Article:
© 1989 – Routledge
First published in 1989, this ground-breaking book sought to determine whether contemporary Russia had the capacity to change and if, in so doing, it could alter the complex web of East-West relations from a zero-sum struggle to a state of peaceful competition and mutual security.
In order to answer this question, the author compares advances and setbacks in arms control and security affairs with co-operation on less politically salient issues such as environmental degradation. He finds that in the nearly seventy years preceding Mikhail Gorbachev’s rise to power, the Kremlin relied on several basic approaches to foreign relations. These policies isolated the Soviet Union from those nations whose co-operation it needed to cope with the escalating interdependencies of the time. Gorbachev, Clemens argues, was the first Soviet leader to recognise both the problems and potential benefits of global interdependence and to explore the possibilities for co-operation between East and West to advance mutual security.
Can Russia Change? is unique in its comparative approach and historical perspective, and this reissue will prove invaluable to all those interested in the history of Soviet security and foreign policy, as well as US-Soviet relations.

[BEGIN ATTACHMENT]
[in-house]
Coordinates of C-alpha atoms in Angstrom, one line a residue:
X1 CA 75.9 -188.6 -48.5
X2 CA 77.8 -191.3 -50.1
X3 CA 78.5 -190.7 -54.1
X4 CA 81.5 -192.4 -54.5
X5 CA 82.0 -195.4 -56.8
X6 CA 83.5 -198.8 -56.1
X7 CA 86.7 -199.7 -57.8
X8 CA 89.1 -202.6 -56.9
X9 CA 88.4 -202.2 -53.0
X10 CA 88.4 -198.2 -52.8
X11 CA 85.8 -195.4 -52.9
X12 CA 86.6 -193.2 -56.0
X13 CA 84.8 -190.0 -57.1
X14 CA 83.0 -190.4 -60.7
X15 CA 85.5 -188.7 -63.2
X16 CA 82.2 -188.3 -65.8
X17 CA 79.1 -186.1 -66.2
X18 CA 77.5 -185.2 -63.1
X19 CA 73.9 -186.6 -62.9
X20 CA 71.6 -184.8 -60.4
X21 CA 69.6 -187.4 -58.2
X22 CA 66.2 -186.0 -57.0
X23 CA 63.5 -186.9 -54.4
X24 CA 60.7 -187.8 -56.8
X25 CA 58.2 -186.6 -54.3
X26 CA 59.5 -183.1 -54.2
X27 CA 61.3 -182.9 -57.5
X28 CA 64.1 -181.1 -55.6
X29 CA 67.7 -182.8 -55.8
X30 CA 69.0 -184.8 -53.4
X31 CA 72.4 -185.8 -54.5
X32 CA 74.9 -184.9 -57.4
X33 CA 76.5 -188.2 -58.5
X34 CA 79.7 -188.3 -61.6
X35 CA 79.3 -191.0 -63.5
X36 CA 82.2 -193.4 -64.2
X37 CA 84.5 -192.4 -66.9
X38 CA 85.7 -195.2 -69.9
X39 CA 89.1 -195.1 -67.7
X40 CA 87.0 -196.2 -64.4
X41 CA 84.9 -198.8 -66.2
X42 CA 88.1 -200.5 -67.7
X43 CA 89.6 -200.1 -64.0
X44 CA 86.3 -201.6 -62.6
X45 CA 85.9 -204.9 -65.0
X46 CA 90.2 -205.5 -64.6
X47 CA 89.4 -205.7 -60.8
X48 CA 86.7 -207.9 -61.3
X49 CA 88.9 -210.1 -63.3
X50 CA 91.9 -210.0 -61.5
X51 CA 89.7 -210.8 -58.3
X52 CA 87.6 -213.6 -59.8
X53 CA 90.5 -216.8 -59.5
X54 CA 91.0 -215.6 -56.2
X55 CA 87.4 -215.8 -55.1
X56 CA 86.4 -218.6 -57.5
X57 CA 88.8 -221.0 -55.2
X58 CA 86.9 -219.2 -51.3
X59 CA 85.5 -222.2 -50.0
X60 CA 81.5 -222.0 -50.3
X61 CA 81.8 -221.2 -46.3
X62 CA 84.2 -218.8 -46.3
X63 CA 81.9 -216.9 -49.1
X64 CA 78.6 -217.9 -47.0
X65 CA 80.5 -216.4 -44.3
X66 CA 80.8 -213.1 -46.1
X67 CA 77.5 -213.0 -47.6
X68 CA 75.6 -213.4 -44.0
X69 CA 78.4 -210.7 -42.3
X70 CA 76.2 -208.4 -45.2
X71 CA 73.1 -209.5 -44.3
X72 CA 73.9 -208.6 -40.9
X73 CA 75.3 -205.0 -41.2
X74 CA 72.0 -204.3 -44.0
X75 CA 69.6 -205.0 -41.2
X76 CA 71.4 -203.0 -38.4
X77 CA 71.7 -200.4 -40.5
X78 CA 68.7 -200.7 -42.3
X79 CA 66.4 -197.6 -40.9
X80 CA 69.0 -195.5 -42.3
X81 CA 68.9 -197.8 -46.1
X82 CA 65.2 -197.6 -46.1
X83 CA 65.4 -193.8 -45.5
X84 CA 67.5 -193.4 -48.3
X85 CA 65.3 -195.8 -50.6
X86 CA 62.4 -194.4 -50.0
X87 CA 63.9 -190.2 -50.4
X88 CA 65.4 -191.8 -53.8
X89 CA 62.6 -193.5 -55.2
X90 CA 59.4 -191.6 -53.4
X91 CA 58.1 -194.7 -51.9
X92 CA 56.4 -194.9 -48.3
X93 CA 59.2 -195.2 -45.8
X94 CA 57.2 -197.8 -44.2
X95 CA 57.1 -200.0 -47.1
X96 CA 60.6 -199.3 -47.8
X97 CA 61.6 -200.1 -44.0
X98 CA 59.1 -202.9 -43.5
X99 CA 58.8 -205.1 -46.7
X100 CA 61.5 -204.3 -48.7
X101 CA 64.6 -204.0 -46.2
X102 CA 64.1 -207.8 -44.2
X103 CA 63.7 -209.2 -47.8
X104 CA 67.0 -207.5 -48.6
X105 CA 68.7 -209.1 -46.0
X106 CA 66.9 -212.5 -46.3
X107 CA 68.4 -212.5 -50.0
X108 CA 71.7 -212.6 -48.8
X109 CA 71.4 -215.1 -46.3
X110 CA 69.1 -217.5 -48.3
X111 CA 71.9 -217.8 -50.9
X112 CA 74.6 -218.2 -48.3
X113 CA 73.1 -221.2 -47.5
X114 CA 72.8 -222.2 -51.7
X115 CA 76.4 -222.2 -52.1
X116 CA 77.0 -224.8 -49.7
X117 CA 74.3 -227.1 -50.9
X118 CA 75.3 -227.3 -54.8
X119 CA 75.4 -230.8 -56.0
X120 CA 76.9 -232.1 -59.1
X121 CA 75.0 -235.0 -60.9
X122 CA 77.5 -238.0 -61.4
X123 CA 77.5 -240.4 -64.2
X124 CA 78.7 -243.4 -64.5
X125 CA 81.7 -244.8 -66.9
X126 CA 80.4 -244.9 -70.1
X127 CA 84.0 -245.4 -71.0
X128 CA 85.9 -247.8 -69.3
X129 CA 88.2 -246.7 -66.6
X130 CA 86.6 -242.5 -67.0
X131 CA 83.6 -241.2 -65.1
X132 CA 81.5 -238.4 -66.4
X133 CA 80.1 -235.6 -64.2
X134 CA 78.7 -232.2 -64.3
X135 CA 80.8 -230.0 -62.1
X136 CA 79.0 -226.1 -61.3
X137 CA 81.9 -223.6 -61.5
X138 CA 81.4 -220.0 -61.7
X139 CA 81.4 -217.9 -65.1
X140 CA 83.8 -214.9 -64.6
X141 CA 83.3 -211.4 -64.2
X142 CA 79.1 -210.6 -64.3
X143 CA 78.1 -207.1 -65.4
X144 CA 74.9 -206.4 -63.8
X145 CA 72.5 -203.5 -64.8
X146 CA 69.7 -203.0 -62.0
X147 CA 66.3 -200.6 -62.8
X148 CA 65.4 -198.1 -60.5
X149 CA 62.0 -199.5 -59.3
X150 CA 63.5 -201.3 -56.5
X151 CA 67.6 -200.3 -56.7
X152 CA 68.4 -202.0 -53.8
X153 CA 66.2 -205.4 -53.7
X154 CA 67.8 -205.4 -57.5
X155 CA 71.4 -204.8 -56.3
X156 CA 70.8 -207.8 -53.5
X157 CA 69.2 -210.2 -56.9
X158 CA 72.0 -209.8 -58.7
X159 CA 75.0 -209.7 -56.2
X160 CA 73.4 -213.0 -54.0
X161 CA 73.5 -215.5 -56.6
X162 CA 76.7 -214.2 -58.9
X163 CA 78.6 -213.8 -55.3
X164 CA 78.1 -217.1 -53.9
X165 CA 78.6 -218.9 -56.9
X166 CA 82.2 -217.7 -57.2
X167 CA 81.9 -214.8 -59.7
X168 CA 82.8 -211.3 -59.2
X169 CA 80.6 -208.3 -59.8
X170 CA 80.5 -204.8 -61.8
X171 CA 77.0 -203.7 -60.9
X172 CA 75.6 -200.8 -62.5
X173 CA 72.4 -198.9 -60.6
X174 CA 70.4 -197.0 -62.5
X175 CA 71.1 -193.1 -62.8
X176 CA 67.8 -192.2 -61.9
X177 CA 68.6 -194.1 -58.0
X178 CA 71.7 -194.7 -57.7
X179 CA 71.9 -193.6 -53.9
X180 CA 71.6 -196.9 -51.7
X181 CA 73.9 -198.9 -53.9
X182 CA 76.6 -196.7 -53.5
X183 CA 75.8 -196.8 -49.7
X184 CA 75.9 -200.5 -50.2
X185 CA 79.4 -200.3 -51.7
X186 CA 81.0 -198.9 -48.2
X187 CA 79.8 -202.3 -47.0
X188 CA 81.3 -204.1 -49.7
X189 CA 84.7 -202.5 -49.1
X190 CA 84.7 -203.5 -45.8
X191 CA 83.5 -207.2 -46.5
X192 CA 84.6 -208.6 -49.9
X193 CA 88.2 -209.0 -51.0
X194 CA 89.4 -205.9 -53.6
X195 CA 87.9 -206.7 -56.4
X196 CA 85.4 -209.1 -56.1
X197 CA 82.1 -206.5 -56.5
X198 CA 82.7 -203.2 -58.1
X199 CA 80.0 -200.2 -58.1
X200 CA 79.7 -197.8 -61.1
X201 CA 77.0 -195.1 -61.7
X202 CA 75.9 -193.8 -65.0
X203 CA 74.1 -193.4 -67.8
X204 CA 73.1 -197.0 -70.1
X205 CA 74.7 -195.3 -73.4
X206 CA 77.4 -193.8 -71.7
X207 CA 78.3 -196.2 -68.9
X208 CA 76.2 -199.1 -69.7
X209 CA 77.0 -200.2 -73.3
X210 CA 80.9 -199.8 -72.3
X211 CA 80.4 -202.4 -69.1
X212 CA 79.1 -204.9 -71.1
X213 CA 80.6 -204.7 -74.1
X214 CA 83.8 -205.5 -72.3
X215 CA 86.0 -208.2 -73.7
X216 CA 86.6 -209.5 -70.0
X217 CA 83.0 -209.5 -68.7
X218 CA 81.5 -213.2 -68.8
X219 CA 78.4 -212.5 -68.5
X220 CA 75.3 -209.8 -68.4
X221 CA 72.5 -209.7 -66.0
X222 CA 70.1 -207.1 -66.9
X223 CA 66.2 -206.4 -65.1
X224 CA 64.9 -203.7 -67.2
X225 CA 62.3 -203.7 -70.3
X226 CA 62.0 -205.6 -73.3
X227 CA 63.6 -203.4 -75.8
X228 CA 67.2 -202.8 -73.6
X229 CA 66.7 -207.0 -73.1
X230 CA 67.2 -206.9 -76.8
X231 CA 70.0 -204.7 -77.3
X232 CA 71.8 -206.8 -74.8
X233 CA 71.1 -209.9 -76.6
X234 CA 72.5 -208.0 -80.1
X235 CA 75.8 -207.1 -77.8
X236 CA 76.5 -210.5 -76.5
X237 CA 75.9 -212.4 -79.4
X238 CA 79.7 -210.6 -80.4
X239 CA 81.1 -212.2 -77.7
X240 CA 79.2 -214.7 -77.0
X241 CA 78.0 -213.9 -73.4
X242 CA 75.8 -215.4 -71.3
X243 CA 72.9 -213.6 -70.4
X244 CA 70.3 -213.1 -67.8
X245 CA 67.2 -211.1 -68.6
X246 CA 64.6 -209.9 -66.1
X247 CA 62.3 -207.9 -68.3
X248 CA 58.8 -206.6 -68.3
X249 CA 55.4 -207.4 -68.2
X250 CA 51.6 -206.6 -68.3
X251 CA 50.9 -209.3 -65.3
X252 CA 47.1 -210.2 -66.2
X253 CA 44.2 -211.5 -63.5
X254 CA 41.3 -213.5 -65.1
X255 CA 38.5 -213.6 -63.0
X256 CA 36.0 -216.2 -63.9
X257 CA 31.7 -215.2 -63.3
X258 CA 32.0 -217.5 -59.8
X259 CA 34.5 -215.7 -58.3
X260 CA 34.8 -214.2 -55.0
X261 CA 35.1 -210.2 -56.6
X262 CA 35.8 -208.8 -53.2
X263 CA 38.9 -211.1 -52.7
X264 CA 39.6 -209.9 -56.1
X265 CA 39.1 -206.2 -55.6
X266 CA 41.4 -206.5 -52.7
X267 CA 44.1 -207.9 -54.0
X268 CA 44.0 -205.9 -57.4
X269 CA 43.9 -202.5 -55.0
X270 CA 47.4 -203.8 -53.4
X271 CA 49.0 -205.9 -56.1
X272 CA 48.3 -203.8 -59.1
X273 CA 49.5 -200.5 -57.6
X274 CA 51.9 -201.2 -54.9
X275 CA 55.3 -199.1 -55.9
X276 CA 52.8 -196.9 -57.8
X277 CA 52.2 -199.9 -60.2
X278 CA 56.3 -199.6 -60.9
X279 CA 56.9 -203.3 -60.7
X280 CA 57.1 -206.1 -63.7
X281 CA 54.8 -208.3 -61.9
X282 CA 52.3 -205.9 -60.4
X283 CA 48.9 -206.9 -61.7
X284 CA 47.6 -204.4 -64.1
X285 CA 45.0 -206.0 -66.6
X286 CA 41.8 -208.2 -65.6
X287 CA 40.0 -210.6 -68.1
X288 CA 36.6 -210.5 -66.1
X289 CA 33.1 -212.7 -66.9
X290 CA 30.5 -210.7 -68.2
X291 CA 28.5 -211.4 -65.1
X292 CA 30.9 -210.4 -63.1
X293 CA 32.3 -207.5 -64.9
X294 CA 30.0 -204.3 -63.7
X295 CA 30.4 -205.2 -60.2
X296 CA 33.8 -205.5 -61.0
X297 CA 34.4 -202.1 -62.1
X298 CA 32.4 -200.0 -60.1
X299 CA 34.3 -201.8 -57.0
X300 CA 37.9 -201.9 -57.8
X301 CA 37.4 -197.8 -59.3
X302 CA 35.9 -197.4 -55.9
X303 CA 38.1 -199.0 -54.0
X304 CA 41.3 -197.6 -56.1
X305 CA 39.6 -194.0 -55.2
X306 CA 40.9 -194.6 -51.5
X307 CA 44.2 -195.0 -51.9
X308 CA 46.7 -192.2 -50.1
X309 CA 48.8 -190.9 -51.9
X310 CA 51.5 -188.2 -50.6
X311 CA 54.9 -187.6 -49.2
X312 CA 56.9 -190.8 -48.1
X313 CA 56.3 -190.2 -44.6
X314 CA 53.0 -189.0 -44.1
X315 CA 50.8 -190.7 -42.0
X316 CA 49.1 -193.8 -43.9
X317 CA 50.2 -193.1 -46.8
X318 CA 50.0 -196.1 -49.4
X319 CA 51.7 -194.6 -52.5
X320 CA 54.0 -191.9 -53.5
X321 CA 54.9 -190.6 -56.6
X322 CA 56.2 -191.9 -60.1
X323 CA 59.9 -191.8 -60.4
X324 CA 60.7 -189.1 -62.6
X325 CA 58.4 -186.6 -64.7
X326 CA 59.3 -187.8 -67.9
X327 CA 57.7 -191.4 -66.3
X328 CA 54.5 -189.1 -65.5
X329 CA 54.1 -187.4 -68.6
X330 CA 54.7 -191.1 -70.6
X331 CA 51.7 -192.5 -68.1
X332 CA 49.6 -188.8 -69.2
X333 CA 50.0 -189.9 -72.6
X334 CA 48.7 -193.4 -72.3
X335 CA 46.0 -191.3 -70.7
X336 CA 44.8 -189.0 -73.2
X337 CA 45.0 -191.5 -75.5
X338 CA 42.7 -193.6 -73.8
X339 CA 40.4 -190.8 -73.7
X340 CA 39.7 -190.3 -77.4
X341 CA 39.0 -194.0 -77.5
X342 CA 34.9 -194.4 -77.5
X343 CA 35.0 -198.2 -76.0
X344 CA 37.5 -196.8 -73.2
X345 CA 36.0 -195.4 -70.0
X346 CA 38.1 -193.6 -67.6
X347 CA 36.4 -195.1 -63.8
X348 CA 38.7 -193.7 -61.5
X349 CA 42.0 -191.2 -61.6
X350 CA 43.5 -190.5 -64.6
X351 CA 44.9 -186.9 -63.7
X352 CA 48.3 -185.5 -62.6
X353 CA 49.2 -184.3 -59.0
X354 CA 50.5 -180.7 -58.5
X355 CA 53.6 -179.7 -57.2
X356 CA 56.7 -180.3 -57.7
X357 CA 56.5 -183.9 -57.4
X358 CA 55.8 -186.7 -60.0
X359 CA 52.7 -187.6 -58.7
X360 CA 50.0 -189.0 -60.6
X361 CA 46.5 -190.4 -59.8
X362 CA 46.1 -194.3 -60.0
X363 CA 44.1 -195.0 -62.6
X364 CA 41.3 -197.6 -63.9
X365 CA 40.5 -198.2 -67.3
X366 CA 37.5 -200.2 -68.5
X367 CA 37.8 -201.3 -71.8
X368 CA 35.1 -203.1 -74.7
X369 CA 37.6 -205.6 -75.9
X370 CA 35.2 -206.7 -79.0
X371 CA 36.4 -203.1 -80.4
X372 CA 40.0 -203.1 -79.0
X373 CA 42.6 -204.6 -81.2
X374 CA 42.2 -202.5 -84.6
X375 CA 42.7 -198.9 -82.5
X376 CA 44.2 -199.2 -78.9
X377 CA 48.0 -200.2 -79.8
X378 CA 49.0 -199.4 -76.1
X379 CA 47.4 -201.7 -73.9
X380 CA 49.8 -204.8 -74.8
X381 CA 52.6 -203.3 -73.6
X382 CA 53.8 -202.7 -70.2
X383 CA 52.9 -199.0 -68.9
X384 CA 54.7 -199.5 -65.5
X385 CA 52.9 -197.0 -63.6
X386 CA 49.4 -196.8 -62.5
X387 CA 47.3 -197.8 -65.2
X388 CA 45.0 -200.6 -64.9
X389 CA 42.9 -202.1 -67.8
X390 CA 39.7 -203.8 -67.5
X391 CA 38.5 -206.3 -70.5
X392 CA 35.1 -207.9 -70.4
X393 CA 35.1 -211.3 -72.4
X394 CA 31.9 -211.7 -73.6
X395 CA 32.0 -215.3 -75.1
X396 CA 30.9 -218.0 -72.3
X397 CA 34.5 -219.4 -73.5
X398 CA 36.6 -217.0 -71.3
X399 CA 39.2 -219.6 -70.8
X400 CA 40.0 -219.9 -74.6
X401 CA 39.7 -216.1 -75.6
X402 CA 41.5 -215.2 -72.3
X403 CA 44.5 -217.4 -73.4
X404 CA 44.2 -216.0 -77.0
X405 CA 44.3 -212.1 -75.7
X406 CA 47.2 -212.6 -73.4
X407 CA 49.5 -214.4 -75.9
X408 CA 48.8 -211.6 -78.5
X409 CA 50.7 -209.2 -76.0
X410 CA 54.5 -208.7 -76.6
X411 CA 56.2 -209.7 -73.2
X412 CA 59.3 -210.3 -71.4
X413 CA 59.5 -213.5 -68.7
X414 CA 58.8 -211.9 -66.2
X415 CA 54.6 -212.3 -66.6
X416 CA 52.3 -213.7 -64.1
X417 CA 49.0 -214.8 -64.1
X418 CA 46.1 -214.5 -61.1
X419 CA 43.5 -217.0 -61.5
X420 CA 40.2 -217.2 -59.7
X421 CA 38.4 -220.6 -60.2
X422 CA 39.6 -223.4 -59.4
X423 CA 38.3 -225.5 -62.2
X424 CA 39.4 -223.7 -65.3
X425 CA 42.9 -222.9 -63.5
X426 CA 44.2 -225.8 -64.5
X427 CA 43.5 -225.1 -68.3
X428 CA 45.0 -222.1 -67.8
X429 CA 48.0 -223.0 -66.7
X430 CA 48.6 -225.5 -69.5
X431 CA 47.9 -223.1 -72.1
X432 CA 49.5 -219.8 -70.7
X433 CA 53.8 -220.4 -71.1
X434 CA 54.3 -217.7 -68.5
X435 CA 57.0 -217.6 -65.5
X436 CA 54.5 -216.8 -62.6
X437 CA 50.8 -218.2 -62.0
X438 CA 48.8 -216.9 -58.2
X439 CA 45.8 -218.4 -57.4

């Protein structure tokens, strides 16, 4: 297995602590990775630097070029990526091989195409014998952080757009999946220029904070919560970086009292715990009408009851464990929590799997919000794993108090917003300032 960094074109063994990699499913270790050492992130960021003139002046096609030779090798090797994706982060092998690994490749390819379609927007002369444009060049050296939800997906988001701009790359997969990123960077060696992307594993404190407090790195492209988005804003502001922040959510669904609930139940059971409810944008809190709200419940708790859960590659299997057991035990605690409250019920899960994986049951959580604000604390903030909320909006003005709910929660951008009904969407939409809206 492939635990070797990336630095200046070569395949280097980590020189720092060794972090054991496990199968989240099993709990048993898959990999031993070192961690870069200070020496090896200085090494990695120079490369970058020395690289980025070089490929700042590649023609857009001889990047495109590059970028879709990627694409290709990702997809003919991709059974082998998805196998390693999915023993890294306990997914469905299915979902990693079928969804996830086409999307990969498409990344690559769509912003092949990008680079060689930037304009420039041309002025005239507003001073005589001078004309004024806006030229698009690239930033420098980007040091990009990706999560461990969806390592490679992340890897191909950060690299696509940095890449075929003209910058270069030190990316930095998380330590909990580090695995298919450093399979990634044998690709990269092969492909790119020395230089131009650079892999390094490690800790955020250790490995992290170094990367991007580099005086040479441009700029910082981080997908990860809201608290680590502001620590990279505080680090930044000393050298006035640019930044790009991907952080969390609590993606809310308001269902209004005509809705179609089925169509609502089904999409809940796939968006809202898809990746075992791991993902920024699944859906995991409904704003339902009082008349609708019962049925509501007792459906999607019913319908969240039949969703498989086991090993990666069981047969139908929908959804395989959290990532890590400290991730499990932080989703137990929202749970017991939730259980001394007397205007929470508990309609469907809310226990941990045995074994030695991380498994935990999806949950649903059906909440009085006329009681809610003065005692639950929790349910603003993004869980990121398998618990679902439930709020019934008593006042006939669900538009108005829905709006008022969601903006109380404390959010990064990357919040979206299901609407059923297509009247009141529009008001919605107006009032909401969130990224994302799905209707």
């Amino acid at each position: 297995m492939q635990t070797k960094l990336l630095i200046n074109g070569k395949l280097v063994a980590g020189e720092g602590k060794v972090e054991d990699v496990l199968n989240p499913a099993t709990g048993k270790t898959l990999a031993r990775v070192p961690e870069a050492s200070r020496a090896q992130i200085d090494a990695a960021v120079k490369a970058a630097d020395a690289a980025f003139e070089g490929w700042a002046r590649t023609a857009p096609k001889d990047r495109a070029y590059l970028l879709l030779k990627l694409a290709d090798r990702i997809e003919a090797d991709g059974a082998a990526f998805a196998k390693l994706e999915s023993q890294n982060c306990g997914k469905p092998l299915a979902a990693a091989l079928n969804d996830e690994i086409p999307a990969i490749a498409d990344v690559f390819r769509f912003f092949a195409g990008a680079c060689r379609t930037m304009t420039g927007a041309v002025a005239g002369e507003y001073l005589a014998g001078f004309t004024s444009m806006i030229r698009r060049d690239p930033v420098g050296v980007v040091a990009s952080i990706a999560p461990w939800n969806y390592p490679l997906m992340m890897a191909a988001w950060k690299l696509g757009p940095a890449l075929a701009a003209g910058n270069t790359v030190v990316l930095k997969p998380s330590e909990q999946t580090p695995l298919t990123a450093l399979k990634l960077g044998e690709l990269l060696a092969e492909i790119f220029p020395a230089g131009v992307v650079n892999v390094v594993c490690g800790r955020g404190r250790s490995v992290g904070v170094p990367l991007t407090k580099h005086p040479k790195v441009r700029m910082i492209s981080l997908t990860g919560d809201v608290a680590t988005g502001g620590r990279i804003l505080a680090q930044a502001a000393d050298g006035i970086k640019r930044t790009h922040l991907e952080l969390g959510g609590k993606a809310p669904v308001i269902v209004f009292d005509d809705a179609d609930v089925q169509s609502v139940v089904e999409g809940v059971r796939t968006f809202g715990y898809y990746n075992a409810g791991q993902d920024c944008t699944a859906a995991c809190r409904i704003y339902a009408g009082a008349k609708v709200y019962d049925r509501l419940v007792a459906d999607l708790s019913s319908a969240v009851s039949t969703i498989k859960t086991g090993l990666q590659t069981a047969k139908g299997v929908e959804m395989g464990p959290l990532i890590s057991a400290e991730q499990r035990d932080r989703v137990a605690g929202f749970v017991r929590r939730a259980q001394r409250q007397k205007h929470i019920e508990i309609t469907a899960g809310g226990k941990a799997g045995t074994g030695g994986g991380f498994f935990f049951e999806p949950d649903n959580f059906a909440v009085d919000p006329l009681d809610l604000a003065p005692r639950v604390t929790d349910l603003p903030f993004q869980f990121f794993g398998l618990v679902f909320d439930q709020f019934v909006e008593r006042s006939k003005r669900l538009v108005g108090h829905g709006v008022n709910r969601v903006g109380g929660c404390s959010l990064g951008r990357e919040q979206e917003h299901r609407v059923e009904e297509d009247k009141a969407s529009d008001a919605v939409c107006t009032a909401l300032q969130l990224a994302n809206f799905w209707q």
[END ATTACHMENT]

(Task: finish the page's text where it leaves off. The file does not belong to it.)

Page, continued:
Part 1: Gorbachev’s Inheritance: Burden’s of the Past 1. The Need for Change: What has the Kremlin Achieved in Foreign Policy since 1917 2. Models for Change: Alternative Approaches, 1917-85 Part 2: Pressures for Change, 1917-85 3. Driving Forces in the Soviet Crucible: Arms Control Imperatives 4. Arms Control Imperatives in the Social Arena 5. The Third Rome Confronts the Club of Rome: "Globalistika" 6. "Life Itself" versus the Party Line on Global Issues Part 3: Gorbachev’s New Thinking : Security with Interdependence 7. A Revolution in Soviet Ideology: Speaking the Unthinkable 8. Actions Louder than Words: Doing the Unthinkable 9. What Makes Arms Accords Possible? Necessary and Helpful Conditions 10. Can the Kremlin be Trusted? Can Washington? Part 4. Creating the Future 11. Alterrnative Futures: Détente, Confrontation, Transformation? 12. Managing Soviet-US Relations: Challenges and Choices